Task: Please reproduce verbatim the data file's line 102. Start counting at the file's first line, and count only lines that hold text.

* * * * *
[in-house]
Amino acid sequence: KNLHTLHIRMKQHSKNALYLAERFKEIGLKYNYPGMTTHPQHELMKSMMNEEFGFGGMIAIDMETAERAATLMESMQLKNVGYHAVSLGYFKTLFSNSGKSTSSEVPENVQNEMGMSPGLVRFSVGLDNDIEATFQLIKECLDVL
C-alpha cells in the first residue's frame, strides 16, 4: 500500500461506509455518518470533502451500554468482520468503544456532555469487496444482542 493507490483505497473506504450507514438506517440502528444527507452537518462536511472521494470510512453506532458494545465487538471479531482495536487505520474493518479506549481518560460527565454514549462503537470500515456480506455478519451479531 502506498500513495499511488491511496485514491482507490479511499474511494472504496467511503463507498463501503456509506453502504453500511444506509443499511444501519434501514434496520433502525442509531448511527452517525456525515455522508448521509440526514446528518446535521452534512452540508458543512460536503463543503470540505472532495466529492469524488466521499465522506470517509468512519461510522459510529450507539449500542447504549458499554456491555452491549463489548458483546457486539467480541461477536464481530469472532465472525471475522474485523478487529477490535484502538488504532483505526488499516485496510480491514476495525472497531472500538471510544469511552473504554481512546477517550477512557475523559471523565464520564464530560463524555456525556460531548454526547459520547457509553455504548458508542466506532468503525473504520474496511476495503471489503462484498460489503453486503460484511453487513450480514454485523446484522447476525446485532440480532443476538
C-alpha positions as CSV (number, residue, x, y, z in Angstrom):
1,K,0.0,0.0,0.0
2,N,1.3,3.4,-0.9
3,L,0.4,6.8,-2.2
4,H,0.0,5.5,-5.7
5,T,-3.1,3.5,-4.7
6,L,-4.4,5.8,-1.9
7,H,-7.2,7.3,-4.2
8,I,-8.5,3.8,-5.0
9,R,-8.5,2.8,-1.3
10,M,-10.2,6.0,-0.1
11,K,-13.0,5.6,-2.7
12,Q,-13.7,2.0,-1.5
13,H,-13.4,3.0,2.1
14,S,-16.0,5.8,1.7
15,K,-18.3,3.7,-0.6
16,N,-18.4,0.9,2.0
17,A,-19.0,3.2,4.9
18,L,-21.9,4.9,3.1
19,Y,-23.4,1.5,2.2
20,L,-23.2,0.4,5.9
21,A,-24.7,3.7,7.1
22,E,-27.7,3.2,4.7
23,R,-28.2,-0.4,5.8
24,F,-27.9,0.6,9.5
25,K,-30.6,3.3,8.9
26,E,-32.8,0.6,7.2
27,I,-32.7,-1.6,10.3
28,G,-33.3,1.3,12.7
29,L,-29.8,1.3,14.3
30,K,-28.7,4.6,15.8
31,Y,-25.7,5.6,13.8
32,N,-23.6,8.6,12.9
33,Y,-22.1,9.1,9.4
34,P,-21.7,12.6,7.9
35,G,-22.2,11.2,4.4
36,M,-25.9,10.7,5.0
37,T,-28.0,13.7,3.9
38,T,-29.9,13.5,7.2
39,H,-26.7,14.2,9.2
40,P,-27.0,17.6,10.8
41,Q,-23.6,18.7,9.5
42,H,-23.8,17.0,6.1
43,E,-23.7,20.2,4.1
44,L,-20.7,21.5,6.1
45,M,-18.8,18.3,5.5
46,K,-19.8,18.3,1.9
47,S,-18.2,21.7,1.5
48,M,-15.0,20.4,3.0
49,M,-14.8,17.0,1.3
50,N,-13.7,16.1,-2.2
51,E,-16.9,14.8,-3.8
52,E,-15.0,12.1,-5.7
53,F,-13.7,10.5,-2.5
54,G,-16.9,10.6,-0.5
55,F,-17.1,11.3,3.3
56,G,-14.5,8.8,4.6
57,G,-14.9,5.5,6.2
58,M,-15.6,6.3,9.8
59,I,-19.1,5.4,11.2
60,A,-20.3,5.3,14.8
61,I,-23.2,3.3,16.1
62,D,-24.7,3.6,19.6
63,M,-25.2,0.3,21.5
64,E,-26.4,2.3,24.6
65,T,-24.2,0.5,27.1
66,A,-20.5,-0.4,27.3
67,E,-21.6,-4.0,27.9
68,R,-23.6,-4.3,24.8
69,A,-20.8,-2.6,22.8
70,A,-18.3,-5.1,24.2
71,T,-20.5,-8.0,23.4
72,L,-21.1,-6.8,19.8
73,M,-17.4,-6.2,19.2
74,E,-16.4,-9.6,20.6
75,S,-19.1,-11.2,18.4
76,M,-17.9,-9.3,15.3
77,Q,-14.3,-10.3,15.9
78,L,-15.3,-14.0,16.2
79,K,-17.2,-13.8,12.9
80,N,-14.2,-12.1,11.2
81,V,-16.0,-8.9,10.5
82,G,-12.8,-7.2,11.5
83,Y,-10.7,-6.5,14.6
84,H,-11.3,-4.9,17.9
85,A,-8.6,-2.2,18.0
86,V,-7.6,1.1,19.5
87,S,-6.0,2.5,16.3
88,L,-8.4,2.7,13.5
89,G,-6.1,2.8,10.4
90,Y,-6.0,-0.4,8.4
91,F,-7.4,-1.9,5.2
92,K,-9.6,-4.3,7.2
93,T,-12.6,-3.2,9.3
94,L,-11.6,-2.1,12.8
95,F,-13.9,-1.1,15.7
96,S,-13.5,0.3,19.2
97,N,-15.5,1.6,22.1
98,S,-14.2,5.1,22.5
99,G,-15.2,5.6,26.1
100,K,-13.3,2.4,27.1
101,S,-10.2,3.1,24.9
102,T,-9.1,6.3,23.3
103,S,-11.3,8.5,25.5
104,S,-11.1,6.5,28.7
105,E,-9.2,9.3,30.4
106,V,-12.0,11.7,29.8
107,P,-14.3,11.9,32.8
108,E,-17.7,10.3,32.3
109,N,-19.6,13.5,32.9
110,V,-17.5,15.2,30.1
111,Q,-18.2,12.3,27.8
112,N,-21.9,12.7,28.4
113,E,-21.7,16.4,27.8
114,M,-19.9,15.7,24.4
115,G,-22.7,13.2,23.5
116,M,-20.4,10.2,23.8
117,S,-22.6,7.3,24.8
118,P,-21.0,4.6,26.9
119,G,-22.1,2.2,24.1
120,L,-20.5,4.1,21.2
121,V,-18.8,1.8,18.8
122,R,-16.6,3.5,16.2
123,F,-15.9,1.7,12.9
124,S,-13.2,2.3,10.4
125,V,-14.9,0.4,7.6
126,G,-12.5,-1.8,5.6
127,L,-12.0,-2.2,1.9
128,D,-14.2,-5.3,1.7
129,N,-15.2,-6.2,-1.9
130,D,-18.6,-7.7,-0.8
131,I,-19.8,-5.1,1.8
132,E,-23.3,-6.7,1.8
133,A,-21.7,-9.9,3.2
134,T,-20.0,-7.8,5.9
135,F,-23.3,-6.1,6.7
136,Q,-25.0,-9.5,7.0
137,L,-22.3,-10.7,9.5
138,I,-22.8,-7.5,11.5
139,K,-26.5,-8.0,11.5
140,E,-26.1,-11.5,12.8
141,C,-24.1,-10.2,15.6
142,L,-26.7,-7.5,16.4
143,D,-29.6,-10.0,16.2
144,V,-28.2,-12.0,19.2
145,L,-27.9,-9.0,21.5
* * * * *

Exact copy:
98,S,-14.2,5.1,22.5